Is Tearing at Birth Normal?

No, it doesn’t have to be.  Many factors play into whether a mother’s perineum tears or not.

Position- Some positions that the mother is in at the time of pushing put less stress on the perineum.  Hands and Knees, Side-lying, Squatting, and Semi-recumbent are all gentle positions on the perineum.  Sitting up with legs spread apart and feet in stirrups puts a lot of stress on the perineum which makes preventing tears more challenging.  It has been said that this last position is the most extreme in putting tension on the perineum.

Technique of Pushing- Moms may not realize but pushing the baby’s head out is an art.  The baby’s head is the largest diameter of the baby’s body.  If she is going to tear, this is when it will most likely happen.  Pushing slowly with pauses helps the tissue around the perineum to stretch.  This slow, gentle motion has allowed many women to birth their babies without tears.

If a mom is told that she needs to birth her baby on the very next push, this can fill her with adrenalin to give it ‘all she’s got.’  Often times the baby is very close to being born already when a mom is told this and she can end up with deep tears when she didn’t need to push quite so explosively.

Another factor is whether the mother is numb or not.  If she cannot feel anything in that area, she may not know how hard or soft she is pushing.  When the baby's head is crowning is when she really needs her sensory organs working well.  Without them, she must cross her fingers and hope that she doesn't push too hard.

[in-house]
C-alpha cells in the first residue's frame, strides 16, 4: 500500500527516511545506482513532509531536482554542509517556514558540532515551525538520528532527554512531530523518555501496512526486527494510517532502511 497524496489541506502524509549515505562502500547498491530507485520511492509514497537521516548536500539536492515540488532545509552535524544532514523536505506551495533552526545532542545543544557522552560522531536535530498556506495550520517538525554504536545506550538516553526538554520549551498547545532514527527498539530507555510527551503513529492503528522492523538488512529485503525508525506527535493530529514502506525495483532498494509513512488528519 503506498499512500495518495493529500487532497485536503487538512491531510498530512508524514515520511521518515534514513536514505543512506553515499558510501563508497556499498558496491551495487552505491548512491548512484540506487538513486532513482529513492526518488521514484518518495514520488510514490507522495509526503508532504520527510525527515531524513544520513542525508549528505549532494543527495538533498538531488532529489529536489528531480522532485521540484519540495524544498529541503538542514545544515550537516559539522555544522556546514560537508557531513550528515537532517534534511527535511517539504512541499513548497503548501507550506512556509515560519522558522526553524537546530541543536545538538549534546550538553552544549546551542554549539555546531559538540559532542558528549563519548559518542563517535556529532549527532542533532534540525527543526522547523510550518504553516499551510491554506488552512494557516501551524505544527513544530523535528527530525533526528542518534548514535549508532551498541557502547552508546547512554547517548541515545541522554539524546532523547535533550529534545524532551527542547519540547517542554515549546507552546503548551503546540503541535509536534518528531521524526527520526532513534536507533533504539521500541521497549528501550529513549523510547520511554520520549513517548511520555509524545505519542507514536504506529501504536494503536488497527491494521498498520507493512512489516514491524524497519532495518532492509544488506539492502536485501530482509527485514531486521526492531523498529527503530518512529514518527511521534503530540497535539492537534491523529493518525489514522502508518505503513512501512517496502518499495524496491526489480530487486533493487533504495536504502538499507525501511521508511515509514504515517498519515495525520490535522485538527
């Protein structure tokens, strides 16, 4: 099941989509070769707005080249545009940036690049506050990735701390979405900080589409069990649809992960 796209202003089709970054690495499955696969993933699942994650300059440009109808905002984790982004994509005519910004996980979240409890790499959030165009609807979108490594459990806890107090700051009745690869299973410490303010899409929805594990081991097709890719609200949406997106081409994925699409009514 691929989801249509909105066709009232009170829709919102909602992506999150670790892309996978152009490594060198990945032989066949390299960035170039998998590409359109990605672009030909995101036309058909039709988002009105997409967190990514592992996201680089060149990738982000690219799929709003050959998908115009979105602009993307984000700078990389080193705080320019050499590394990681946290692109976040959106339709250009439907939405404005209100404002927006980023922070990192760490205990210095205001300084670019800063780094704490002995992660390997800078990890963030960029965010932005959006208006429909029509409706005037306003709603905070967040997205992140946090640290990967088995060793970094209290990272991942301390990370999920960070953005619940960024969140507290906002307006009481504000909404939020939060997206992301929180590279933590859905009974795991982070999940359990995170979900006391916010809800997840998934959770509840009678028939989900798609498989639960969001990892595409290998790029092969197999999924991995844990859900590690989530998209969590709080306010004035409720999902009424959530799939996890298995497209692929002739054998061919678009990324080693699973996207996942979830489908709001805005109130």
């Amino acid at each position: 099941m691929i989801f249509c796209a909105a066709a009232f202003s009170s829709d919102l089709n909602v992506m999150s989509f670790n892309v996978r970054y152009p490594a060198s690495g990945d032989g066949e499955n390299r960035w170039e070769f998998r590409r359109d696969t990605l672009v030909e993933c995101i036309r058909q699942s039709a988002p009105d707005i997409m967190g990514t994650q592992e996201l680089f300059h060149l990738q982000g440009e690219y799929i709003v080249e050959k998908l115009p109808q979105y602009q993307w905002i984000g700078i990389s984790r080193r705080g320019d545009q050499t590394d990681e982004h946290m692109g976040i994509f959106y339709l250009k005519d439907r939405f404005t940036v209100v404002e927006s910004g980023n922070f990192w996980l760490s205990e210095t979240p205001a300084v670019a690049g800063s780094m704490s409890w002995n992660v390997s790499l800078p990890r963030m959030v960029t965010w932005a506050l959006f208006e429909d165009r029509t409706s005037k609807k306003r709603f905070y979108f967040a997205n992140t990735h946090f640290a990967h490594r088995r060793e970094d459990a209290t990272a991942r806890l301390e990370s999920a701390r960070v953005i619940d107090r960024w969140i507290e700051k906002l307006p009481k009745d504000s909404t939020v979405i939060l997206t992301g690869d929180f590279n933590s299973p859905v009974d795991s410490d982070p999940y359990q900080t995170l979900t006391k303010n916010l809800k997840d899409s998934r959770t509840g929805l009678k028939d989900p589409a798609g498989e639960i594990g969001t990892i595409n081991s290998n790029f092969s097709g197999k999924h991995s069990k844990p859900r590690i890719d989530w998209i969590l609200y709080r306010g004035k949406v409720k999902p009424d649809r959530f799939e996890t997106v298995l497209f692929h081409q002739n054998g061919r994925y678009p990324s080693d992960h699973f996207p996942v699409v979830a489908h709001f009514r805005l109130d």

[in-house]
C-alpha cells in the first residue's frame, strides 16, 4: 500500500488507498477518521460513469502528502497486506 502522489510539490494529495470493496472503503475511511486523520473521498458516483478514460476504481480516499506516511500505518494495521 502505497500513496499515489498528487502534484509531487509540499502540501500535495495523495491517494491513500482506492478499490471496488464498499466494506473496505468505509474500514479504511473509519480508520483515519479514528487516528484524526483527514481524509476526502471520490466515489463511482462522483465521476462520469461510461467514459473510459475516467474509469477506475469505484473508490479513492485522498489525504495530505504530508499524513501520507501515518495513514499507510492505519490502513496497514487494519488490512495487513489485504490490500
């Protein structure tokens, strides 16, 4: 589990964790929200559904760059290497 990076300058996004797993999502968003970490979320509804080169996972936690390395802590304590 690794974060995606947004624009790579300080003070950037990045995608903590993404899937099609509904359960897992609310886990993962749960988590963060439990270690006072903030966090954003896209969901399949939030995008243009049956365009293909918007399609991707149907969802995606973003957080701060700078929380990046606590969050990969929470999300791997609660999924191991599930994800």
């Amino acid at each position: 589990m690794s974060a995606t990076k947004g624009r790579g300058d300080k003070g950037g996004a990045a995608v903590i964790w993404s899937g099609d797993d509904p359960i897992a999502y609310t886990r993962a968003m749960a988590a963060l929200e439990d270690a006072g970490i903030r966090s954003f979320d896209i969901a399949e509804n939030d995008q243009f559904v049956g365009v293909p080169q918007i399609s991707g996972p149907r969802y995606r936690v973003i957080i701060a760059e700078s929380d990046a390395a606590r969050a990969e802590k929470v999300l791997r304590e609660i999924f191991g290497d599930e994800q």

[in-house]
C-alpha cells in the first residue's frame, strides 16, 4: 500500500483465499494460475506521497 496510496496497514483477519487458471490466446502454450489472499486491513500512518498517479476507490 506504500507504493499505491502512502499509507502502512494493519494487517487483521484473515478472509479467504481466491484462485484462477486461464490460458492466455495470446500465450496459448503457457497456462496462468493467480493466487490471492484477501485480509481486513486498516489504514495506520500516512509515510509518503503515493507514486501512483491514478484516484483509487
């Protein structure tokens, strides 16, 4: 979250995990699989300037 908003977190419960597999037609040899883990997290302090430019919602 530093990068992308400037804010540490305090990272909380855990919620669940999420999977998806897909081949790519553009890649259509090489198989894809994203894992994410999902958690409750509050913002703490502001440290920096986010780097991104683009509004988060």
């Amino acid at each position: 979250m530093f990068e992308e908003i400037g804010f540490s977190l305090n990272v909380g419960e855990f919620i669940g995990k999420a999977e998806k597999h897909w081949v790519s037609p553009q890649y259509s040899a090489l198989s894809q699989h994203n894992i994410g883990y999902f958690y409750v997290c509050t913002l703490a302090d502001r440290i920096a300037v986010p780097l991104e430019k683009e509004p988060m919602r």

Mom being numb and unable to push adequately is a reason for the physician to pull out the forceps to finish the delivery.  A forceps delivery almost always ends up in deep tears.

Practice- In those final weeks of pregnancy when a mom is resting, it is a great time to practice a controlled push in her mind.  She can imagine that uncontrollable urge to push that the body gives and practice doing short breaths as if blowing out a candle to assuage that urge to push hard.  If she can push softly until the head is born, very often she will have avoided that annoying tear for her postpartum period.

Remember, your baby, your body and your choice.

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